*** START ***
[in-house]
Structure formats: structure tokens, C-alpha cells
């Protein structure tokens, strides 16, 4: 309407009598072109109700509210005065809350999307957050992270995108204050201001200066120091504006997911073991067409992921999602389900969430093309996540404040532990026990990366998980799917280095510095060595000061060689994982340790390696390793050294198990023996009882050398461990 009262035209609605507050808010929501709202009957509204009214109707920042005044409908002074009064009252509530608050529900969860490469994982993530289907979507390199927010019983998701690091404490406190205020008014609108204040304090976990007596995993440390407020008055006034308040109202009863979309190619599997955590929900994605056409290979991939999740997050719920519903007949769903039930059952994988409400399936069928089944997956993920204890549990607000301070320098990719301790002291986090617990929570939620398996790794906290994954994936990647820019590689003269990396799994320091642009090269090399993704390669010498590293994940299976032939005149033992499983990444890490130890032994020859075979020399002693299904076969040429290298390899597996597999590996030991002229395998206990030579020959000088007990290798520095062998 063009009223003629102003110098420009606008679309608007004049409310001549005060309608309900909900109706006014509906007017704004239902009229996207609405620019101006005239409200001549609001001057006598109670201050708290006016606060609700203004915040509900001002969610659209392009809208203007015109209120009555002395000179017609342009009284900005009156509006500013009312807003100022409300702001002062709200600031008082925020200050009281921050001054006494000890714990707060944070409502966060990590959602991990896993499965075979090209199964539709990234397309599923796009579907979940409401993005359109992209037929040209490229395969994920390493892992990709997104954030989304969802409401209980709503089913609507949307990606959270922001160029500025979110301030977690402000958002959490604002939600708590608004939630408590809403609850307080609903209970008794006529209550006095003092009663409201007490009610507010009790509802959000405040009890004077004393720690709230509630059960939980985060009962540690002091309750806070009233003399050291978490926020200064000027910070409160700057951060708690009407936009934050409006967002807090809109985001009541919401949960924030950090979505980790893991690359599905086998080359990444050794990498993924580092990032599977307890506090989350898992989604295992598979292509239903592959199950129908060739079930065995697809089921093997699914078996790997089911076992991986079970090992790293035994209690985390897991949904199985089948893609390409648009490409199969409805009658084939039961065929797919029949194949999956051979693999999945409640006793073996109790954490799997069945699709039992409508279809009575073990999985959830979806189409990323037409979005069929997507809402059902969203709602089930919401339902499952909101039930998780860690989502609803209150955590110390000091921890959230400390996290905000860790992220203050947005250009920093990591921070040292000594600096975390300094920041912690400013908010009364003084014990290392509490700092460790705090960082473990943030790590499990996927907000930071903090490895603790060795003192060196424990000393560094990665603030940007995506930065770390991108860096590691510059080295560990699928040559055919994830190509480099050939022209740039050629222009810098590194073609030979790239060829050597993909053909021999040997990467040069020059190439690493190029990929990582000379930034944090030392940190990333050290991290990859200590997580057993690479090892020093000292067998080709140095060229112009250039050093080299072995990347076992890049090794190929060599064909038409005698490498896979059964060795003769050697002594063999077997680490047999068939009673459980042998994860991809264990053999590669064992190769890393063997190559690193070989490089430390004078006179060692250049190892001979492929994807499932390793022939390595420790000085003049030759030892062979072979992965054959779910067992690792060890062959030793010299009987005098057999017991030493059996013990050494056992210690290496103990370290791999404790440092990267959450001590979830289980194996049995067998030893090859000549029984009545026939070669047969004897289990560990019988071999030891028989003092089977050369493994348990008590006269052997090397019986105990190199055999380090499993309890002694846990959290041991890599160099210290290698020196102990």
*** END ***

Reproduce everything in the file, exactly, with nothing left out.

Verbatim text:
[in-house]
Structure formats: structure tokens, C-alpha cells
């Protein structure tokens, strides 16, 4: 309407009598072109109700509210005065809350999307957050992270995108204050201001200066120091504006997911073991067409992921999602389900969430093309996540404040532990026990990366998980799917280095510095060595000061060689994982340790390696390793050294198990023996009882050398461990 009262035209609605507050808010929501709202009957509204009214109707920042005044409908002074009064009252509530608050529900969860490469994982993530289907979507390199927010019983998701690091404490406190205020008014609108204040304090976990007596995993440390407020008055006034308040109202009863979309190619599997955590929900994605056409290979991939999740997050719920519903007949769903039930059952994988409400399936069928089944997956993920204890549990607000301070320098990719301790002291986090617990929570939620398996790794906290994954994936990647820019590689003269990396799994320091642009090269090399993704390669010498590293994940299976032939005149033992499983990444890490130890032994020859075979020399002693299904076969040429290298390899597996597999590996030991002229395998206990030579020959000088007990290798520095062998 063009009223003629102003110098420009606008679309608007004049409310001549005060309608309900909900109706006014509906007017704004239902009229996207609405620019101006005239409200001549609001001057006598109670201050708290006016606060609700203004915040509900001002969610659209392009809208203007015109209120009555002395000179017609342009009284900005009156509006500013009312807003100022409300702001002062709200600031008082925020200050009281921050001054006494000890714990707060944070409502966060990590959602991990896993499965075979090209199964539709990234397309599923796009579907979940409401993005359109992209037929040209490229395969994920390493892992990709997104954030989304969802409401209980709503089913609507949307990606959270922001160029500025979110301030977690402000958002959490604002939600708590608004939630408590809403609850307080609903209970008794006529209550006095003092009663409201007490009610507010009790509802959000405040009890004077004393720690709230509630059960939980985060009962540690002091309750806070009233003399050291978490926020200064000027910070409160700057951060708690009407936009934050409006967002807090809109985001009541919401949960924030950090979505980790893991690359599905086998080359990444050794990498993924580092990032599977307890506090989350898992989604295992598979292509239903592959199950129908060739079930065995697809089921093997699914078996790997089911076992991986079970090992790293035994209690985390897991949904199985089948893609390409648009490409199969409805009658084939039961065929797919029949194949999956051979693999999945409640006793073996109790954490799997069945699709039992409508279809009575073990999985959830979806189409990323037409979005069929997507809402059902969203709602089930919401339902499952909101039930998780860690989502609803209150955590110390000091921890959230400390996290905000860790992220203050947005250009920093990591921070040292000594600096975390300094920041912690400013908010009364003084014990290392509490700092460790705090960082473990943030790590499990996927907000930071903090490895603790060795003192060196424990000393560094990665603030940007995506930065770390991108860096590691510059080295560990699928040559055919994830190509480099050939022209740039050629222009810098590194073609030979790239060829050597993909053909021999040997990467040069020059190439690493190029990929990582000379930034944090030392940190990333050290991290990859200590997580057993690479090892020093000292067998080709140095060229112009250039050093080299072995990347076992890049090794190929060599064909038409005698490498896979059964060795003769050697002594063999077997680490047999068939009673459980042998994860991809264990053999590669064992190769890393063997190559690193070989490089430390004078006179060692250049190892001979492929994807499932390793022939390595420790000085003049030759030892062979072979992965054959779910067992690792060890062959030793010299009987005098057999017991030493059996013990050494056992210690290496103990370290791999404790440092990267959450001590979830289980194996049995067998030893090859000549029984009545026939070669047969004897289990560990019988071999030891028989003092089977050369493994348990008590006269052997090397019986105990190199055999380090499993309890002694846990959290041991890599160099210290290698020196102990």